(CNSNews.com) – The White House reacted to Sen. Bob Corker’s (R-Tenn.) spat with President Donald Trump on Tuesday by saying the senator was “entitled to his own opinion, but he’s not entitled to his own facts” and offered examples of how the president has shown “strong leadership on foreign policy and national security.”
“Look, Senator Corker is certainly entitled to his own opinion, but he's not entitled to his own facts. The fact is, this president has been an incredibly strong leader on foreign policy and national security. And he's been a leader on this front, and I think that’s been seen and demonstrated time and time again since he took office,” White House Press Secretary Sarah Huckabee Sanders said.
For example, she said, “Over 20 nations to significantly reduce economic and diplomatic ties with North Korea, further isolating them. He’s gotten China and Russia to sign on to the toughest U.N. sanctions against North Korea, ever. His new strategy is destroying ISIS. We have tremendous battlefield gains throughout Iraq and Syria.
“With Europe, he’s gotten more NATO allies to pay their fair share and he’s strengthening that alliance. We’re also exporting energy like coal and natural gas to Eastern Europe,” Sanders said. His vision of principled realism is creating calm around the world and defeating our enemies. Again, Senator Corker may have an opinion but the facts certainly don’t lie. The president has been very successful in this front.”
The acrimony began when the president tweeted about Corker retiring from the Senate, saying how Corker “didn’t have the guts to run” and that the senator was “largely responsible for the horrendous Iran Deal.”
Corker responded by tweeting, “It's a shame the White House has become an adult day care center. Someone obviously missed their shift this morning.”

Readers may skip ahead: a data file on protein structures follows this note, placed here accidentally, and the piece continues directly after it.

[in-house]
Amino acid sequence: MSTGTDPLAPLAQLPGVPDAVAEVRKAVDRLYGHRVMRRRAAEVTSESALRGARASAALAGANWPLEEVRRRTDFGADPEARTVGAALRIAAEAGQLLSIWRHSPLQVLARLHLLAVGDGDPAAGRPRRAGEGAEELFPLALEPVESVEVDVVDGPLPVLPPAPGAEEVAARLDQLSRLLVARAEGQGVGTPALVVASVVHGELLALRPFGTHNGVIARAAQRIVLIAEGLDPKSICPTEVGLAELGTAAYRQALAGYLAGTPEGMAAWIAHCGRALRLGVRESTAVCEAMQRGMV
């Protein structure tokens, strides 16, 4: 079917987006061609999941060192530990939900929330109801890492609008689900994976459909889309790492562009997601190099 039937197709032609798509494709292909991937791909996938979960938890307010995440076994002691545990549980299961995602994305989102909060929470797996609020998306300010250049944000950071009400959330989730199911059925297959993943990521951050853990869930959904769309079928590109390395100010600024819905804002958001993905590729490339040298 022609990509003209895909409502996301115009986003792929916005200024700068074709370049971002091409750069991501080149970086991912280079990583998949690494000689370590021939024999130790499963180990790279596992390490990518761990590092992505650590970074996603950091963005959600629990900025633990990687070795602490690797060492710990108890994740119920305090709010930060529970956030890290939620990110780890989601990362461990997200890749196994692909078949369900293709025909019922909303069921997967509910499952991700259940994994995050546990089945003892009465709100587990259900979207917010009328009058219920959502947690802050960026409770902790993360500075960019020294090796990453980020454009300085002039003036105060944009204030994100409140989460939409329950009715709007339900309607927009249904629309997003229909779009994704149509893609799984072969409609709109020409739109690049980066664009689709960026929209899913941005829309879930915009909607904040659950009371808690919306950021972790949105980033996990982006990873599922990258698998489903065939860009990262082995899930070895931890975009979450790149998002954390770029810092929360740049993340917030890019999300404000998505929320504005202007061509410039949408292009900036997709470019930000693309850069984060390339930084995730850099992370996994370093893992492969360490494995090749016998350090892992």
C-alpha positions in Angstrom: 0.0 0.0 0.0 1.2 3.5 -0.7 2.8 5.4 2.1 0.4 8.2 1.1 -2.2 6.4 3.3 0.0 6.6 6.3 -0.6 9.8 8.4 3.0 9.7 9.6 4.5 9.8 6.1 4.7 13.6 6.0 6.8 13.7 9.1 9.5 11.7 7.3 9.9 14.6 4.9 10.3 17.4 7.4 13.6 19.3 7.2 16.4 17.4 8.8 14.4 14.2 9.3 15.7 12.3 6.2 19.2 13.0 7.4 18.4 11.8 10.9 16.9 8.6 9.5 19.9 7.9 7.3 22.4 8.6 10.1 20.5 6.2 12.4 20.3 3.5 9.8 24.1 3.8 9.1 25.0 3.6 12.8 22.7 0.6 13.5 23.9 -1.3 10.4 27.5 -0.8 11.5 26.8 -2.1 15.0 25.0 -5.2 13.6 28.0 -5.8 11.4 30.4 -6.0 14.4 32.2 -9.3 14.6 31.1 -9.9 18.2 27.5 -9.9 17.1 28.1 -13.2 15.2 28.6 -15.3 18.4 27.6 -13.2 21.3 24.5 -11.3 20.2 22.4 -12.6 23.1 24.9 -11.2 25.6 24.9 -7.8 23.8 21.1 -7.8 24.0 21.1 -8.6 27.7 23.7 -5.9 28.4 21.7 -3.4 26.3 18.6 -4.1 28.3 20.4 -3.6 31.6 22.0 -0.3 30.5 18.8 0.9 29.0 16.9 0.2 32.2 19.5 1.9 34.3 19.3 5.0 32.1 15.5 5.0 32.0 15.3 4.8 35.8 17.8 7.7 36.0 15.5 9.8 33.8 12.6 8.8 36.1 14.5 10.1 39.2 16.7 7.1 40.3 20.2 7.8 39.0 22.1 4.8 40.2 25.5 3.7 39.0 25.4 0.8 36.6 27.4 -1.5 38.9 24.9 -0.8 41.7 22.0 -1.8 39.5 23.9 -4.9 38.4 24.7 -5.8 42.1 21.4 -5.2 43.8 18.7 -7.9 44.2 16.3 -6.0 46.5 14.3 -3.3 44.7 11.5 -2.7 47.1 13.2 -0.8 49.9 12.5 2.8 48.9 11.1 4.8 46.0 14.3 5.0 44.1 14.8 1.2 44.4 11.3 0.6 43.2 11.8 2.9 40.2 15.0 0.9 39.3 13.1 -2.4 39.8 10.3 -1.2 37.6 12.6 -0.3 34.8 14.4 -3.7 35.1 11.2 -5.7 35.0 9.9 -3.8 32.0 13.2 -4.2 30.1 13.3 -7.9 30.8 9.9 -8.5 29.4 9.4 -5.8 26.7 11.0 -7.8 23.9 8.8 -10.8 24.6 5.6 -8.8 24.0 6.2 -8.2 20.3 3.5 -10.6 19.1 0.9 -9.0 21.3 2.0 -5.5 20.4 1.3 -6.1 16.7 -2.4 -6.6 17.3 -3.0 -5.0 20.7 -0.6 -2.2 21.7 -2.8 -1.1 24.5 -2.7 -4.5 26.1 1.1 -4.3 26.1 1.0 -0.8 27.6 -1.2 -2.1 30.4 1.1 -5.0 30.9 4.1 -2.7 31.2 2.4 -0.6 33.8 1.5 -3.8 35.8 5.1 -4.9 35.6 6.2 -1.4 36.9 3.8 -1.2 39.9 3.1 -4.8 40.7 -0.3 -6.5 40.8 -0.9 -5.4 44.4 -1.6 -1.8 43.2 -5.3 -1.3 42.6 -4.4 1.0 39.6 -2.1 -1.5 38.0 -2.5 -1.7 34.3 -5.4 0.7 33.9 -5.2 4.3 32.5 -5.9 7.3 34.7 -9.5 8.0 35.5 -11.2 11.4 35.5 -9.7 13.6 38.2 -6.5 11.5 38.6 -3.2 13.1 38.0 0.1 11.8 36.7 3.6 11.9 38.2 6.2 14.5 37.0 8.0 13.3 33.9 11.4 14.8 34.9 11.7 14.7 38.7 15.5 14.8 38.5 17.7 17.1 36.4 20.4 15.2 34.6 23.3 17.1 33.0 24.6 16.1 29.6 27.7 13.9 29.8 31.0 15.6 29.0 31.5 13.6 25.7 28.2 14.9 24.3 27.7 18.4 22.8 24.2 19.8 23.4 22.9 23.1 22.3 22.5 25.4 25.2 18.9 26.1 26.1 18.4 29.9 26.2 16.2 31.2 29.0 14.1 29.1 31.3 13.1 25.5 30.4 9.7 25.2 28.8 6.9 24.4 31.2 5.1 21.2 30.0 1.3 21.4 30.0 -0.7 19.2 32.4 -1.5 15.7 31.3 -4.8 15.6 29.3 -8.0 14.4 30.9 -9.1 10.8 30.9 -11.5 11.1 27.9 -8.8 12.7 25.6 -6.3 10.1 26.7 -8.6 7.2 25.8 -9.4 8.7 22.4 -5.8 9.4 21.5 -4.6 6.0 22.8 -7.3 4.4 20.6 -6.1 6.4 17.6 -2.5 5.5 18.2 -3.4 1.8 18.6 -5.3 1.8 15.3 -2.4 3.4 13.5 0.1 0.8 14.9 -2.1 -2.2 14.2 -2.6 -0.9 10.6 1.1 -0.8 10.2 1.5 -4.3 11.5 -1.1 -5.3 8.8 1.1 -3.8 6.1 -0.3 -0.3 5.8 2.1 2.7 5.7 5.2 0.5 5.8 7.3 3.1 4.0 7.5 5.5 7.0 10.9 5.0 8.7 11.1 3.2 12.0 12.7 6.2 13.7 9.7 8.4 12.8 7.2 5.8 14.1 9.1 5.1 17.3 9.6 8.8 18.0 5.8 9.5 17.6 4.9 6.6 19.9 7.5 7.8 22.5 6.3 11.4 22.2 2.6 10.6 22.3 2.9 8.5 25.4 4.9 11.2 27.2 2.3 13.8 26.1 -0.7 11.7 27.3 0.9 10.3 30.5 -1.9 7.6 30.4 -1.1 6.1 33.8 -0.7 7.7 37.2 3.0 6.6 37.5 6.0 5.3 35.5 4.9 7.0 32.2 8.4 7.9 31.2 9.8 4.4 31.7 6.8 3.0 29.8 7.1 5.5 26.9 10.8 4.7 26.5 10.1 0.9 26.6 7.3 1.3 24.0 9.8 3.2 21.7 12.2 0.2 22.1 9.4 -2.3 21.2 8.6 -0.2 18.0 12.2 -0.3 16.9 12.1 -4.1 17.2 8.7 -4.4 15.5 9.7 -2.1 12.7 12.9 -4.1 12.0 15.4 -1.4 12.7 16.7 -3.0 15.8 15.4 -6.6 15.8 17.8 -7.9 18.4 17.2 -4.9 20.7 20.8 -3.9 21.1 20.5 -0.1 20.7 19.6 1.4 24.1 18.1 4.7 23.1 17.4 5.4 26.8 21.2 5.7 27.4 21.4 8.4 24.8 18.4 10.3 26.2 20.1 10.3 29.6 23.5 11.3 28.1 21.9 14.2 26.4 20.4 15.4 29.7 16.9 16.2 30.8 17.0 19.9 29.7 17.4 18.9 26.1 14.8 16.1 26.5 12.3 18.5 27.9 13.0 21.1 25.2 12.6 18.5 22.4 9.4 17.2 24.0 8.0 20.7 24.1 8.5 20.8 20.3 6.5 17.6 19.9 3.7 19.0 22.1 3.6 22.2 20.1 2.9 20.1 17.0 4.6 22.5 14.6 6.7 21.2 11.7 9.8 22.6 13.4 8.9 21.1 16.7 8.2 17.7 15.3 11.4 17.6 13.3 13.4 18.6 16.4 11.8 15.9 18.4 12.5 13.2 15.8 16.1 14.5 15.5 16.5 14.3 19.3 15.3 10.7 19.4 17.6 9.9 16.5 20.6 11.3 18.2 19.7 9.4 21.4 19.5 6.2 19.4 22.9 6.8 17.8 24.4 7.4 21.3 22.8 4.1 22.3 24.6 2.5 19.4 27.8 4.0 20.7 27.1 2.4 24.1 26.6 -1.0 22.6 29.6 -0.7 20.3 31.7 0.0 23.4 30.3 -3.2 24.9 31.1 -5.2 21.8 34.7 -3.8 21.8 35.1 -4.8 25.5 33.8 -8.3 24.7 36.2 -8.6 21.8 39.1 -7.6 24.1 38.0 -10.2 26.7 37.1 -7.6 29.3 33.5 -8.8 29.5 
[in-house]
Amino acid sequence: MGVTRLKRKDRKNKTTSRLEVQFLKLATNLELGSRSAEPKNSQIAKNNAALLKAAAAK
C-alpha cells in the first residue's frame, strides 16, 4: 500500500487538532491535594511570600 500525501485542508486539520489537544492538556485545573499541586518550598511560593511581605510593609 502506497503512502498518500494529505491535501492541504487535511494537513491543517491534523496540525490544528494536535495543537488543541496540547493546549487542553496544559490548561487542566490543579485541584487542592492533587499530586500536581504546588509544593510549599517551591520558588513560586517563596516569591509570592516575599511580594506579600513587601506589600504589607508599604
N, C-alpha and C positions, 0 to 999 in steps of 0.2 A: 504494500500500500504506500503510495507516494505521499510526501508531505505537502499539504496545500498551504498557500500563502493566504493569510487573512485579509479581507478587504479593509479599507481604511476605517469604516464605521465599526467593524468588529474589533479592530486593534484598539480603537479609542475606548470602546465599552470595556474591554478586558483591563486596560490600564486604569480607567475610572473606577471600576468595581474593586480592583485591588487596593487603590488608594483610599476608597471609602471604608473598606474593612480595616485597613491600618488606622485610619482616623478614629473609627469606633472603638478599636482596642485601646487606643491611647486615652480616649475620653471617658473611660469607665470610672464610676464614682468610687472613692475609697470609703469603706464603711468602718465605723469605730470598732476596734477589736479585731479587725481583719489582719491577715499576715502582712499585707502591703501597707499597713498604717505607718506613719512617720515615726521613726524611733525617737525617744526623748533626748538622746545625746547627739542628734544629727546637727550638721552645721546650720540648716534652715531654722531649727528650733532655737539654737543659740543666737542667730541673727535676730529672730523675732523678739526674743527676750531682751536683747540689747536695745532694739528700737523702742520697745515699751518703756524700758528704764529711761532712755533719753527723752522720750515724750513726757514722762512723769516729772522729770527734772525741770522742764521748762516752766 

Trump tweeted again, saying Corker “gave us the Iran Deal, & that’s about it.” Corker, in an interview with The New York Times, said he was concerned about Trump’s threats to North Korea, saying they could put the U.S. “on the path to World War III.” He also said the president was acting “like he’s doing ‘The Apprentice’ or something” and that Trump’s behavior “would have to concern anyone who cares about our nation.”
When asked to explain why Trump thinks the Iran deal is Corker’s fault when the deal was negotiated by the Obama administration, Sanders said, “Senator Corker worked with Nancy Pelosi and the Obama administration to pave the way for that legislation, and basically rolled out the red carpet for the Iran deal, and those are pretty factual.
When asked what Sanders would say to the president’s critics who say that by criticizing a number of senior Republicans “sometimes in very personal terms,” he is alienating himself from Republicans who he’ll need to move his legislation forward, Sanders said, “I don’t think he's alienating anyone. I think that Congress has alienated themselves by not actually getting the job done that the people of this country elected them to do.
“They all promised and campaigned on repealing and replacing Obamacare; they haven’t done that. They've campaigned on tax reform; hopefully we see that happen. We're certainly committed to that and think we'll get there, but time and time again, Congress has made promises and failed to deliver. If anyone is being alienated, it's people that are promising things and not delivering on them,” she added.
Asked how these ongoing fights with congressional Republicans helps the president’s agenda, specifically tax reform, Sanders said, “The president is very committed to getting tax reform done. Look, he's calling on Congress to get their job done. They're on another vacation right now. I think that we would all be a lot better off if the Senate would stop taking vacations and start staying here until we actually get some real things accomplished. The president is here, and he's committed to working with them to do that.”
Sanders added that “hopefully Senator Corker, who's been somebody who's consistently talked about being a fiscal hawk, was presented with responsible cuts,” would support the president’s tax reform plan.